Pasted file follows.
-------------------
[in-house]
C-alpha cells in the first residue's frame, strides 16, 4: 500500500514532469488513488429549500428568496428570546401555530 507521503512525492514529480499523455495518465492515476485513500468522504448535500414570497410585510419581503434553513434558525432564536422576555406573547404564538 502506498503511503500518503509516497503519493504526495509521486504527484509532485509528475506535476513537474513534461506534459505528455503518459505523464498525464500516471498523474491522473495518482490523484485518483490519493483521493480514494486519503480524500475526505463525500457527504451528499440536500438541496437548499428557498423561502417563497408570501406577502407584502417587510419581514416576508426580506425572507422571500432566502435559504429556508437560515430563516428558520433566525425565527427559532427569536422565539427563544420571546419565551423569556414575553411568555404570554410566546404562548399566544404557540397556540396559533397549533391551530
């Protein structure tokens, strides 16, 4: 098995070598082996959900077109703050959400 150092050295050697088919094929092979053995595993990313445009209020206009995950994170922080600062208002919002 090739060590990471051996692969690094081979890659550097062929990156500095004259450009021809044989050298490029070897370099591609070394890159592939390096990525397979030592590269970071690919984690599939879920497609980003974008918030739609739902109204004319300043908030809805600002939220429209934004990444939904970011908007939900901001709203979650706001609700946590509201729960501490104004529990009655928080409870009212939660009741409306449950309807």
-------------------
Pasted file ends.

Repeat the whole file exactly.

[in-house]
C-alpha cells in the first residue's frame, strides 16, 4: 500500500514532469488513488429549500428568496428570546401555530 507521503512525492514529480499523455495518465492515476485513500468522504448535500414570497410585510419581503434553513434558525432564536422576555406573547404564538 502506498503511503500518503509516497503519493504526495509521486504527484509532485509528475506535476513537474513534461506534459505528455503518459505523464498525464500516471498523474491522473495518482490523484485518483490519493483521493480514494486519503480524500475526505463525500457527504451528499440536500438541496437548499428557498423561502417563497408570501406577502407584502417587510419581514416576508426580506425572507422571500432566502435559504429556508437560515430563516428558520433566525425565527427559532427569536422565539427563544420571546419565551423569556414575553411568555404570554410566546404562548399566544404557540397556540396559533397549533391551530
């Protein structure tokens, strides 16, 4: 098995070598082996959900077109703050959400 150092050295050697088919094929092979053995595993990313445009209020206009995950994170922080600062208002919002 090739060590990471051996692969690094081979890659550097062929990156500095004259450009021809044989050298490029070897370099591609070394890159592939390096990525397979030592590269970071690919984690599939879920497609980003974008918030739609739902109204004319300043908030809805600002939220429209934004990444939904970011908007939900901001709203979650706001609700946590509201729960501490104004529990009655928080409870009212939660009741409306449950309807």